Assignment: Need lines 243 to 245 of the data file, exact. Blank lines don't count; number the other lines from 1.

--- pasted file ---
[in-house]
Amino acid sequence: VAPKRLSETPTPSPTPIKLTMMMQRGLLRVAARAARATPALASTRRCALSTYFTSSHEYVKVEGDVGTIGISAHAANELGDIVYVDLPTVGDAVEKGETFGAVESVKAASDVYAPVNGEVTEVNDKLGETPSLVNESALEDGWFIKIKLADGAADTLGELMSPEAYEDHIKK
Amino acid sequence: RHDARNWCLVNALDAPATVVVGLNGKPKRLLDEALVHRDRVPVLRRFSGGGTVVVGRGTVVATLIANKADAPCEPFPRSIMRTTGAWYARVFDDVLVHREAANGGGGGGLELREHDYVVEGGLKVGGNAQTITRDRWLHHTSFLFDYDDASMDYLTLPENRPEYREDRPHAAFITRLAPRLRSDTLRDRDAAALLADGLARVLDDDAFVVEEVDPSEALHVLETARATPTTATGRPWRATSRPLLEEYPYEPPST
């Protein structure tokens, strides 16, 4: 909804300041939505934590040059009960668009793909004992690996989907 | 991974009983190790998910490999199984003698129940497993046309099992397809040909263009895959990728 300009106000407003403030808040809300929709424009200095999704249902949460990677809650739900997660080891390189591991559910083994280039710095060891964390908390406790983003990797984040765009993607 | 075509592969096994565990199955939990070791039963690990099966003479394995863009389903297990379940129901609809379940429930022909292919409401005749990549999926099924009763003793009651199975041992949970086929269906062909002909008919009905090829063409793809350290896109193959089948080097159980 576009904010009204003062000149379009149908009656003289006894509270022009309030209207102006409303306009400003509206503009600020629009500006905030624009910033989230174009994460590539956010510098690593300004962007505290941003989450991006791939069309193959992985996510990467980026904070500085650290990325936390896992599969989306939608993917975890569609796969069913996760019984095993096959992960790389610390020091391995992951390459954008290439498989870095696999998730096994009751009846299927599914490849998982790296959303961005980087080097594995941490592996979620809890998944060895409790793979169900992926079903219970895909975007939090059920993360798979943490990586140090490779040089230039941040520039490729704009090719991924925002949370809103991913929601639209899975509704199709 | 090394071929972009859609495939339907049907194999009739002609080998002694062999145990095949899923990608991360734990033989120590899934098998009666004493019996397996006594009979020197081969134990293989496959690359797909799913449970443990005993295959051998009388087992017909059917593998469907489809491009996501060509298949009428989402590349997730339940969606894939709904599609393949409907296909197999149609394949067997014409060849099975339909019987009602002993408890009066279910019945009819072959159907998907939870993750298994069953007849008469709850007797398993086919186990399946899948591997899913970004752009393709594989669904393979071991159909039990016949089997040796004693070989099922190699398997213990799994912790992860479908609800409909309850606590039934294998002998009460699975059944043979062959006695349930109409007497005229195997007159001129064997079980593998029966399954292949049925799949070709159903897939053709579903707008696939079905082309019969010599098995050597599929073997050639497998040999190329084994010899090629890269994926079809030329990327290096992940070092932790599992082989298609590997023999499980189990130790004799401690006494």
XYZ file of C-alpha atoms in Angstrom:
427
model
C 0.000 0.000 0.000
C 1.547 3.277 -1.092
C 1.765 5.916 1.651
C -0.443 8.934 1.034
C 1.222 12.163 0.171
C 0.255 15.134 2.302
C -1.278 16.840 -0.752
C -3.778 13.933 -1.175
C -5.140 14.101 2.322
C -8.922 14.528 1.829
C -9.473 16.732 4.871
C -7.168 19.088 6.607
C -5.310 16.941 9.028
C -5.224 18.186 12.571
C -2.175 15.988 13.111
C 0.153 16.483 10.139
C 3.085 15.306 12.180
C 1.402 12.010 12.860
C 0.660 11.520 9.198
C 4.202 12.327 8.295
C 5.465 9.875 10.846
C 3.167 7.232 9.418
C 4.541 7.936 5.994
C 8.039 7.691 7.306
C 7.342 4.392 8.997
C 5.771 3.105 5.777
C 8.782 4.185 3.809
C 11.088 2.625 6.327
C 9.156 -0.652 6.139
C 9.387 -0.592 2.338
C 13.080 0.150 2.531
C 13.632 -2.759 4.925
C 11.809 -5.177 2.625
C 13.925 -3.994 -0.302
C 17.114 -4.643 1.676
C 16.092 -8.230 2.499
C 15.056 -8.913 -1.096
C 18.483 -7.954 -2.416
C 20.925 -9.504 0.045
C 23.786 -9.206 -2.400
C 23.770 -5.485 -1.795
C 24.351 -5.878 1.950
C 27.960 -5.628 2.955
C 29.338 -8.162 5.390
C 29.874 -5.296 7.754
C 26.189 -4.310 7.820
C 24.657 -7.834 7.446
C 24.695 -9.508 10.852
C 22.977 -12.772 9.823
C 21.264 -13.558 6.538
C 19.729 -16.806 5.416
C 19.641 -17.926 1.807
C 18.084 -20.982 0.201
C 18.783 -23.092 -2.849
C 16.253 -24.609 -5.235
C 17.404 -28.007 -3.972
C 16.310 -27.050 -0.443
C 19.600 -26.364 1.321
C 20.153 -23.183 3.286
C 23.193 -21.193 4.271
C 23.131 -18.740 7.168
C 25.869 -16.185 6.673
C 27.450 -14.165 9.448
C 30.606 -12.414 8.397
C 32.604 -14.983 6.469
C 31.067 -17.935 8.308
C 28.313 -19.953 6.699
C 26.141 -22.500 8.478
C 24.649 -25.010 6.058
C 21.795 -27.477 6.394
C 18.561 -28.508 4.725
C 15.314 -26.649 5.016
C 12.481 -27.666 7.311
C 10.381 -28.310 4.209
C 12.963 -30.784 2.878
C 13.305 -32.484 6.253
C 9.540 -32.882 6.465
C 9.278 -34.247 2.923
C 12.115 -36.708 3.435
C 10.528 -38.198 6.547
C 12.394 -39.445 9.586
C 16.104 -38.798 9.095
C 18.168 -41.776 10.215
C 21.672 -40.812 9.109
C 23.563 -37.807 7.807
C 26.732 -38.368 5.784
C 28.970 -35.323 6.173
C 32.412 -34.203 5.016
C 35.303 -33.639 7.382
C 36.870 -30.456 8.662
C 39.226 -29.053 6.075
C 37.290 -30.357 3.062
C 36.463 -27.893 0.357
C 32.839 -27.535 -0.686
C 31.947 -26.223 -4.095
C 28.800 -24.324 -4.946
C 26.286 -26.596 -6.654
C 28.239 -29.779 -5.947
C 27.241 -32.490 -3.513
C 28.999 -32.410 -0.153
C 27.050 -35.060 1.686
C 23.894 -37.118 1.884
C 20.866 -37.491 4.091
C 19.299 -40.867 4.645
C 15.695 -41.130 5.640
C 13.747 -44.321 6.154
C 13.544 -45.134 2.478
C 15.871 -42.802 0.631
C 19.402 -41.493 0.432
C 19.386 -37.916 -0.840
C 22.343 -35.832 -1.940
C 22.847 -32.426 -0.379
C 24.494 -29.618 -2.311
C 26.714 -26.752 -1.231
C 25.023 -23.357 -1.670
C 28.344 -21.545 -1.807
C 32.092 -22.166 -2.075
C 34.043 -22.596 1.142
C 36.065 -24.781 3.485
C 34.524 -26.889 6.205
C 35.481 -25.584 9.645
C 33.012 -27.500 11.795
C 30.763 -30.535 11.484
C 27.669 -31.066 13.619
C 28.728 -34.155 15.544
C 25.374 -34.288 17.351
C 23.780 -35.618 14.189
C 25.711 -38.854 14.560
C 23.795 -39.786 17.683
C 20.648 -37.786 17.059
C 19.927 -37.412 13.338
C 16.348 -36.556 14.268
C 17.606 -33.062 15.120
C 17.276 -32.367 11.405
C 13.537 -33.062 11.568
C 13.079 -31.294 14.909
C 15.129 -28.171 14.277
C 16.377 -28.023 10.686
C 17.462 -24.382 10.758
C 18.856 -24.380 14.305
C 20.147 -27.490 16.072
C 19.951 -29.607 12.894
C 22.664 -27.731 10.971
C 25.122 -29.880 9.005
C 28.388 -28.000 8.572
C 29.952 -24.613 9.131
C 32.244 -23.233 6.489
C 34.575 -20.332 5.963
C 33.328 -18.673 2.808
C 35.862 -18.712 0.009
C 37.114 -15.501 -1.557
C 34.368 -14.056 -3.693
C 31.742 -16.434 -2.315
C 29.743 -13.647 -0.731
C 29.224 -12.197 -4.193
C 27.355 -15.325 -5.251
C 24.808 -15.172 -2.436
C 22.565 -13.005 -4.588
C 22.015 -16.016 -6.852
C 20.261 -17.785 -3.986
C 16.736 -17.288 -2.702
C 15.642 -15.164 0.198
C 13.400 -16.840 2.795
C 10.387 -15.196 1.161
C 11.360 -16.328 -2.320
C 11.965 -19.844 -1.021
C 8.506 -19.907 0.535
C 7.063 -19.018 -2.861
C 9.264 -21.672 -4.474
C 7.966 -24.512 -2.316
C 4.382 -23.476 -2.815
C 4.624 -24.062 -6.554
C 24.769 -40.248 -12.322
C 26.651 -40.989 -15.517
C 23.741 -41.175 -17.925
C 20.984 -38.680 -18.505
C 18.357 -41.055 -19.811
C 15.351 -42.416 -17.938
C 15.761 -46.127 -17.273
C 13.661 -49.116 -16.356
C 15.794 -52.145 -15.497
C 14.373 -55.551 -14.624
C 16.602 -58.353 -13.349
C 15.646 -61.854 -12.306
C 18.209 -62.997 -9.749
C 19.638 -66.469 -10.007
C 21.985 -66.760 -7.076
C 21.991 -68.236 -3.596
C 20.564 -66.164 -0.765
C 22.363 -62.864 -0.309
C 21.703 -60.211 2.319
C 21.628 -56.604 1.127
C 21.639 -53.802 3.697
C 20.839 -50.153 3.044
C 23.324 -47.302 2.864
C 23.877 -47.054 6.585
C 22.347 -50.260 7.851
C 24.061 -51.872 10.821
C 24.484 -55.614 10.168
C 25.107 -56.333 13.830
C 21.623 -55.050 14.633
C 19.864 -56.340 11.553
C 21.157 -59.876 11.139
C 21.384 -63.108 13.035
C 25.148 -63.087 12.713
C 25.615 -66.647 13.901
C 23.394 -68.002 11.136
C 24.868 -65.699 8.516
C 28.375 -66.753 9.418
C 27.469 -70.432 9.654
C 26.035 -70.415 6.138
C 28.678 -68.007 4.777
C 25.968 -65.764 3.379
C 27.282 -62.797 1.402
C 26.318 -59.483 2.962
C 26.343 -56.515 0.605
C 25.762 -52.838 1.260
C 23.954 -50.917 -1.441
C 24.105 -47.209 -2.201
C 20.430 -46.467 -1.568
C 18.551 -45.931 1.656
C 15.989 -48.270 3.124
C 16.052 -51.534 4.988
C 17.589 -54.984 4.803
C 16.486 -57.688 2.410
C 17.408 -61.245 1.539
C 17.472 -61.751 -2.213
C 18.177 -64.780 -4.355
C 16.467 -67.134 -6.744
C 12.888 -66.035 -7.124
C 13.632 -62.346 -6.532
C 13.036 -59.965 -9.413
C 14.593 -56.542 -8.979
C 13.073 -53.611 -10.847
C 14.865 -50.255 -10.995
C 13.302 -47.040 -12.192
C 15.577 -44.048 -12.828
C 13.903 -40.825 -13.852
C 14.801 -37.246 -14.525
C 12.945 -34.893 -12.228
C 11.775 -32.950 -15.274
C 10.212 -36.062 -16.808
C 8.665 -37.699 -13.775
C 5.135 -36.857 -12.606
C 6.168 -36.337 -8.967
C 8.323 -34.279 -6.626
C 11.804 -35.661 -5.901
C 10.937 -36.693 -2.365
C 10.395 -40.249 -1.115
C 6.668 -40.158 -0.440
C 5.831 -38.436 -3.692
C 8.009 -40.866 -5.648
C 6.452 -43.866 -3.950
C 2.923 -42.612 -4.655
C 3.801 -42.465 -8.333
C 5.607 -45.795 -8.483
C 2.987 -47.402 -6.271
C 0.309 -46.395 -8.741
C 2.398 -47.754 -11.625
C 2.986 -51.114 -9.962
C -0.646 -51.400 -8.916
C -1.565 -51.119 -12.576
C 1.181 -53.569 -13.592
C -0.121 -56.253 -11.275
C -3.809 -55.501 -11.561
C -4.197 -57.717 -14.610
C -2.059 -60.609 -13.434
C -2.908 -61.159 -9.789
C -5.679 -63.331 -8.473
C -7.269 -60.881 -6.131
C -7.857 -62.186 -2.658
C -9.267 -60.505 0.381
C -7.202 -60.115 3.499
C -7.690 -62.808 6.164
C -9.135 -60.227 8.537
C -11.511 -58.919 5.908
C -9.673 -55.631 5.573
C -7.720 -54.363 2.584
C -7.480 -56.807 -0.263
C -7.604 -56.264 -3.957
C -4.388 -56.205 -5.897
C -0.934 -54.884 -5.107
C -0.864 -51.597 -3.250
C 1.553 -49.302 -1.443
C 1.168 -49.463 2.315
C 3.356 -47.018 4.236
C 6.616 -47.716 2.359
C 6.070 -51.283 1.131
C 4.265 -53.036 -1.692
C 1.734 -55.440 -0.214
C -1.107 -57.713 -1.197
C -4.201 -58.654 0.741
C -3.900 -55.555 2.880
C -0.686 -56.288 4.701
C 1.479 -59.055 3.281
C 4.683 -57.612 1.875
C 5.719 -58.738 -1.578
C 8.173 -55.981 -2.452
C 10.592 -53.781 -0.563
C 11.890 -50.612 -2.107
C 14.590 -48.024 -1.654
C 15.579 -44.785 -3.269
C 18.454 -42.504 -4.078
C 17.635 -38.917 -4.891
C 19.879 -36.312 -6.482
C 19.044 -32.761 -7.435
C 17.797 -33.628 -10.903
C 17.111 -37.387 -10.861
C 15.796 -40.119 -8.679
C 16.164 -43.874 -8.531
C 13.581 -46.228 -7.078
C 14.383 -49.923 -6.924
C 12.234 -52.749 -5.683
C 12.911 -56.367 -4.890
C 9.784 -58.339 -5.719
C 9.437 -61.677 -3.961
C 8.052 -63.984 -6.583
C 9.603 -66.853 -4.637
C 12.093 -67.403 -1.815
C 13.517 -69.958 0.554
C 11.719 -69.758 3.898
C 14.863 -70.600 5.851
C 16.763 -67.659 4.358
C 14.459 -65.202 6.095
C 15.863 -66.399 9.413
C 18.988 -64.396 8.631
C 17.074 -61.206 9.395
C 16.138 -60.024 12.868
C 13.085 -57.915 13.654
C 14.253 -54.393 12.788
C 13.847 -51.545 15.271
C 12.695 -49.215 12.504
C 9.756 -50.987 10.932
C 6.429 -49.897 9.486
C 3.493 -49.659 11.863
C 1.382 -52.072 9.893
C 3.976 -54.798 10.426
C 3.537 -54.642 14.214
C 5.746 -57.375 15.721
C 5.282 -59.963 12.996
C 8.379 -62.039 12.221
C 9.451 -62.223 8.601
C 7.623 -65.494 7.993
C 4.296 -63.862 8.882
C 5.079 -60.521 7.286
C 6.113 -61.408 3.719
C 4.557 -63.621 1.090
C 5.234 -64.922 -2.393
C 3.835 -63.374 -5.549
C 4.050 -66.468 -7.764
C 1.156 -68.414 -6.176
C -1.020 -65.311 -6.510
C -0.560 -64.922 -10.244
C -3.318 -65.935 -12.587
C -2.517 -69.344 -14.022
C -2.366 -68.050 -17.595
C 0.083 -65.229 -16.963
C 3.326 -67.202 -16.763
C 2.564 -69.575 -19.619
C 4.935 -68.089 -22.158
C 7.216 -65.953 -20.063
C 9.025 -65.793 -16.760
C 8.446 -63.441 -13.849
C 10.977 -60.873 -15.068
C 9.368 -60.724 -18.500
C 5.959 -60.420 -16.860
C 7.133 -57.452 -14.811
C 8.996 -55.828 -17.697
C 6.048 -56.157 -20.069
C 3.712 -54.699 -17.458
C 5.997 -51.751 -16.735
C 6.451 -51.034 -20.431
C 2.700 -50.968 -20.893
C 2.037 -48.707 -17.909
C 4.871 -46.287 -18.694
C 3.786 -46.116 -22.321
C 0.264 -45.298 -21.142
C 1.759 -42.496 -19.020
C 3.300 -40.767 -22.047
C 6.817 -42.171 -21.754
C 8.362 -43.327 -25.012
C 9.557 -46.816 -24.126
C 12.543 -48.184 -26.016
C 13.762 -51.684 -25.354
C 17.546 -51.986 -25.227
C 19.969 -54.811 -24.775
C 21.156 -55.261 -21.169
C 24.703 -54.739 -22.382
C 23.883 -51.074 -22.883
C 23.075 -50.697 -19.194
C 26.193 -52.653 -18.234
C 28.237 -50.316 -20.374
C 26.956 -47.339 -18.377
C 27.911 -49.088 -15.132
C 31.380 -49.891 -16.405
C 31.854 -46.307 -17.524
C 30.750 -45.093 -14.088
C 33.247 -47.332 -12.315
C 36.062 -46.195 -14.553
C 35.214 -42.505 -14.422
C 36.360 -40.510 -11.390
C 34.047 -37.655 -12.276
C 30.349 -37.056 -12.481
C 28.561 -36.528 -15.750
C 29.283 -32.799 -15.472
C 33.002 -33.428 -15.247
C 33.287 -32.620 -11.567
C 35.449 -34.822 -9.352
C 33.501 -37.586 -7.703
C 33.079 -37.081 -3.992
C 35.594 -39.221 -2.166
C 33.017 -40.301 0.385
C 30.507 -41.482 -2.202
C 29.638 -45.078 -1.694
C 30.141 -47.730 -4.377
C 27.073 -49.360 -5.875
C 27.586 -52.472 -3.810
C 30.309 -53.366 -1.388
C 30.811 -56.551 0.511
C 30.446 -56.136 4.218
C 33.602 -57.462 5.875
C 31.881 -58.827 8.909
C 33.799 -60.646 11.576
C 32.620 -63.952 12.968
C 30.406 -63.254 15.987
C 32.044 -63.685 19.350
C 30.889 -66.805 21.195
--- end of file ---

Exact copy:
C 13.302 -47.040 -12.192
C 15.577 -44.048 -12.828
C 13.903 -40.825 -13.852